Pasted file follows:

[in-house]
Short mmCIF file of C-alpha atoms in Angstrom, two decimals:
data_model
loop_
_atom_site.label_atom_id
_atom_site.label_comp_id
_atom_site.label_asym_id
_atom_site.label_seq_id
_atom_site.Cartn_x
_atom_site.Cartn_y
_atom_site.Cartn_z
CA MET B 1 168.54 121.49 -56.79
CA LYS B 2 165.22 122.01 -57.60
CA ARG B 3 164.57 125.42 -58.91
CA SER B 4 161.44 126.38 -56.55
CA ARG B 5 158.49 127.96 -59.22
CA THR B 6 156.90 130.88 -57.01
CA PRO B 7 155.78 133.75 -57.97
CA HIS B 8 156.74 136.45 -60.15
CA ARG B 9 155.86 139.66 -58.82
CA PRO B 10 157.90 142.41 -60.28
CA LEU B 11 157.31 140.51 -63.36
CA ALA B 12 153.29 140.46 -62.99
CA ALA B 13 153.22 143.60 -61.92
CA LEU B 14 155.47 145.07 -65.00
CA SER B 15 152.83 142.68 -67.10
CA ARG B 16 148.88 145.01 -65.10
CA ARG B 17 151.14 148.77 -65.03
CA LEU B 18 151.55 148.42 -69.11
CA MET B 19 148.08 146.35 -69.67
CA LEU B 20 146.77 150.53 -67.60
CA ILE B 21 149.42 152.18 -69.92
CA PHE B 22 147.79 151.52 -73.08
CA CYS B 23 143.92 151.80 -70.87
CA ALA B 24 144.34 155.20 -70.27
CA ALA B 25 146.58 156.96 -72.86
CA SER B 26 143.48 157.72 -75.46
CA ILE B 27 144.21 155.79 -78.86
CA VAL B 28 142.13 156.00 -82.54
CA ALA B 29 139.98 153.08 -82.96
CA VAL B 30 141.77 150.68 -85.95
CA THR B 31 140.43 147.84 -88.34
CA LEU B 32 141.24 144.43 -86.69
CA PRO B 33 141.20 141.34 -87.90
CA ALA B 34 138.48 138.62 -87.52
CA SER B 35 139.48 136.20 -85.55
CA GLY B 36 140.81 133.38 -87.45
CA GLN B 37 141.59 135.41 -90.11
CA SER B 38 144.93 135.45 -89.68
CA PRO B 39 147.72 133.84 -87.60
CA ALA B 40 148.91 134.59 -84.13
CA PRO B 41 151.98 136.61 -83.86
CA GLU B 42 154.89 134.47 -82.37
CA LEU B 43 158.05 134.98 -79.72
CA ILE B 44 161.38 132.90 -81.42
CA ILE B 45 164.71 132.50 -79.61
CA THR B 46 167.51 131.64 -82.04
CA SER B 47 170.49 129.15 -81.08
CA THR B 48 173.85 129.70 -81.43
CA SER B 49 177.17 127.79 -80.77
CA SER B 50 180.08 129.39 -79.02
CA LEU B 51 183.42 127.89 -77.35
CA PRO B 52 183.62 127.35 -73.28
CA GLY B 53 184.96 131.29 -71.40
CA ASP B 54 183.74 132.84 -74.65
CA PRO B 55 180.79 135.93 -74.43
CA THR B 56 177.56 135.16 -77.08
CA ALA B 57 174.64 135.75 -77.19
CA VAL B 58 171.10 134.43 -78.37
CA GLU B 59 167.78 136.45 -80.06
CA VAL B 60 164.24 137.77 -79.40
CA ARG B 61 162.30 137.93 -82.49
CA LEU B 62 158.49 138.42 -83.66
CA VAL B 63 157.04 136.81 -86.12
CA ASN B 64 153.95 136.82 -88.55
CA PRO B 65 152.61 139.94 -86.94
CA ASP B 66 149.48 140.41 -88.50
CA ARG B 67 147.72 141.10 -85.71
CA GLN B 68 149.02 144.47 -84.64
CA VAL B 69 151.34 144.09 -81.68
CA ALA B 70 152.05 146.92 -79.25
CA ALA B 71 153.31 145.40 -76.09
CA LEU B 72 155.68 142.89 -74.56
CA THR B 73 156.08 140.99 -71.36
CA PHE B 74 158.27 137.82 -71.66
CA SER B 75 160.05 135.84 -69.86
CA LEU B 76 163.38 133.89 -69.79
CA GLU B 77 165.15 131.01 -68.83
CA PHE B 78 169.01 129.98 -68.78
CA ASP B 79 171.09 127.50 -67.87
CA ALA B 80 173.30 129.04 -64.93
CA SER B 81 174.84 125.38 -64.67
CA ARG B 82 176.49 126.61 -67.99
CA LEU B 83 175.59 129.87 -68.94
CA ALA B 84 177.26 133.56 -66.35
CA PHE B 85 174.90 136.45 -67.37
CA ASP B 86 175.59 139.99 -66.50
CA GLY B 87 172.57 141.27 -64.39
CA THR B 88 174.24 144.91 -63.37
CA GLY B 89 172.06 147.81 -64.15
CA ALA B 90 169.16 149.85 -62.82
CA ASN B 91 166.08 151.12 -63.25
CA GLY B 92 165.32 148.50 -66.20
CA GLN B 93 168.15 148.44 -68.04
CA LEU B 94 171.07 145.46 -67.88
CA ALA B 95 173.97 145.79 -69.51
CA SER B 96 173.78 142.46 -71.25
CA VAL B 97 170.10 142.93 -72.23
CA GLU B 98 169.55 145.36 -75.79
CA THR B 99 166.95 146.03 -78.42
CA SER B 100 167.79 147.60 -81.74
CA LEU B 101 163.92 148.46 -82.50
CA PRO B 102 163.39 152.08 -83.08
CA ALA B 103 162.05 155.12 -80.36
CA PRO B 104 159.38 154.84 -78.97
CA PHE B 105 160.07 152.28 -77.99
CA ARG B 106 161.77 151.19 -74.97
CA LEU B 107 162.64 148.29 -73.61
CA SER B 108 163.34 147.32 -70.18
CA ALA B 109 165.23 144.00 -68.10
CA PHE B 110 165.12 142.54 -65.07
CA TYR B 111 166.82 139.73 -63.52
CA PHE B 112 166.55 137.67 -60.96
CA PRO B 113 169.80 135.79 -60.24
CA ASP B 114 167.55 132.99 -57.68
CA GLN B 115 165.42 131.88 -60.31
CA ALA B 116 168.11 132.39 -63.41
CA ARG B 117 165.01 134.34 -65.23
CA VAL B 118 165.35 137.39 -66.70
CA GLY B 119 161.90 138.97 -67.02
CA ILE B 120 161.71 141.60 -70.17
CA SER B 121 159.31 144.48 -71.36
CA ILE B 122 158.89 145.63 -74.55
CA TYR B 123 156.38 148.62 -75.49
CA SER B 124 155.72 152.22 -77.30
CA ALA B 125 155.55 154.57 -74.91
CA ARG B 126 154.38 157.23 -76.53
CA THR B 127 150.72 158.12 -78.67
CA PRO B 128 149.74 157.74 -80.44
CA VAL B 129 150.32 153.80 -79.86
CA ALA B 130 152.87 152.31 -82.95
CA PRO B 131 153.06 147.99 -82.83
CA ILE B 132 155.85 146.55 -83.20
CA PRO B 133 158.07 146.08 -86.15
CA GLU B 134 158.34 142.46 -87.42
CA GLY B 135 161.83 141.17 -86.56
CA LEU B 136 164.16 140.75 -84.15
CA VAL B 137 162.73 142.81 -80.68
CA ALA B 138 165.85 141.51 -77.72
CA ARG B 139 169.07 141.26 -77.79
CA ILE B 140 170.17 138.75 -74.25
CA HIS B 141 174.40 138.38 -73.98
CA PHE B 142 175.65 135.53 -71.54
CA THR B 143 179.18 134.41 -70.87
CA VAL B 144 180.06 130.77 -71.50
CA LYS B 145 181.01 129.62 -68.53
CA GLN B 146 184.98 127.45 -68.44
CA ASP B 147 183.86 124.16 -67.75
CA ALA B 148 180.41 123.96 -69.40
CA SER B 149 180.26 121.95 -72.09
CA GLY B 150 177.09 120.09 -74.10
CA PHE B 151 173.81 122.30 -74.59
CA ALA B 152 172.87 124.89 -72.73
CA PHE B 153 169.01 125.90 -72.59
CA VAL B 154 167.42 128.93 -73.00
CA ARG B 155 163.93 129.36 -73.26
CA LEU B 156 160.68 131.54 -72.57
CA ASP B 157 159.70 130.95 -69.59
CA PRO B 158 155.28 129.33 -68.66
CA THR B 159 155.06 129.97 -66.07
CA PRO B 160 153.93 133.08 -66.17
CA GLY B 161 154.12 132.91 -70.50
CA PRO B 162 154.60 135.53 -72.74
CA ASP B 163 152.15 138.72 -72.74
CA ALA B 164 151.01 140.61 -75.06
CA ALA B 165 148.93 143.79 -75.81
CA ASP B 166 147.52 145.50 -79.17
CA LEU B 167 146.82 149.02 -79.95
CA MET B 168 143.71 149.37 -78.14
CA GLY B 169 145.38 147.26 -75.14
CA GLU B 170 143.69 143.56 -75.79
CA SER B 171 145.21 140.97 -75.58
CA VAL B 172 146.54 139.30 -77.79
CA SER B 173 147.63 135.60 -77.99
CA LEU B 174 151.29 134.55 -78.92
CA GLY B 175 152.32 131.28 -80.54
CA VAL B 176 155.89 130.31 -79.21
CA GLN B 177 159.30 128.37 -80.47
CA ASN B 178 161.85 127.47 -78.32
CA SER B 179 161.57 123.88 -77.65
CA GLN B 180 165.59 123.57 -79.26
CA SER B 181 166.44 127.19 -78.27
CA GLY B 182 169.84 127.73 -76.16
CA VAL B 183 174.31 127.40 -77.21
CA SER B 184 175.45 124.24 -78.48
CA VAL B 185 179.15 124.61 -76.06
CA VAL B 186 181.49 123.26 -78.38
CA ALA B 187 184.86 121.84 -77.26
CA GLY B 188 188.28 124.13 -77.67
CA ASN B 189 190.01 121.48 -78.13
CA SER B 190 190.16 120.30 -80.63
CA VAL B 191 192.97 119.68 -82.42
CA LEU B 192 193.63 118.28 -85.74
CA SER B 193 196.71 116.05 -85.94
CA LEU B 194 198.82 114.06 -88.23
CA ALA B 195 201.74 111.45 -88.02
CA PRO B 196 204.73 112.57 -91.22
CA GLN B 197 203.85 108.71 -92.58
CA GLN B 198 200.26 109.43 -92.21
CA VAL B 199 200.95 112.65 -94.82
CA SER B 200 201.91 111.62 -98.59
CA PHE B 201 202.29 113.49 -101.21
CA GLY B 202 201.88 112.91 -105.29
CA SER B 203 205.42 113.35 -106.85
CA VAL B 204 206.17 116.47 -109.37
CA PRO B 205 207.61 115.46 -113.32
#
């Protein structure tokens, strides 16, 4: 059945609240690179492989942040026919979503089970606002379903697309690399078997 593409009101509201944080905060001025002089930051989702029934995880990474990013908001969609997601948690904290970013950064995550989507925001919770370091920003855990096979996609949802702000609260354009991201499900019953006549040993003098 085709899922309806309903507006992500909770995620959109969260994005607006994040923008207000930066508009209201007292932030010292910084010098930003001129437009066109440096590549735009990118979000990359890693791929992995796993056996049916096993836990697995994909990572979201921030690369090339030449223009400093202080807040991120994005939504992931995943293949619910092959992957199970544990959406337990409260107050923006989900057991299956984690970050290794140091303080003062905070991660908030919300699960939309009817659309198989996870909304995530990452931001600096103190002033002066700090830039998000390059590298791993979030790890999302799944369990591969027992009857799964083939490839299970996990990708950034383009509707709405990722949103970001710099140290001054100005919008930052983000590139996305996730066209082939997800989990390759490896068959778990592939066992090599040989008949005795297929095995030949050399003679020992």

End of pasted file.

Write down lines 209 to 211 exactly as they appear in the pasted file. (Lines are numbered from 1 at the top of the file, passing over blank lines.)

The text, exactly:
CA GLN B 198 200.26 109.43 -92.21
CA VAL B 199 200.95 112.65 -94.82
CA SER B 200 201.91 111.62 -98.59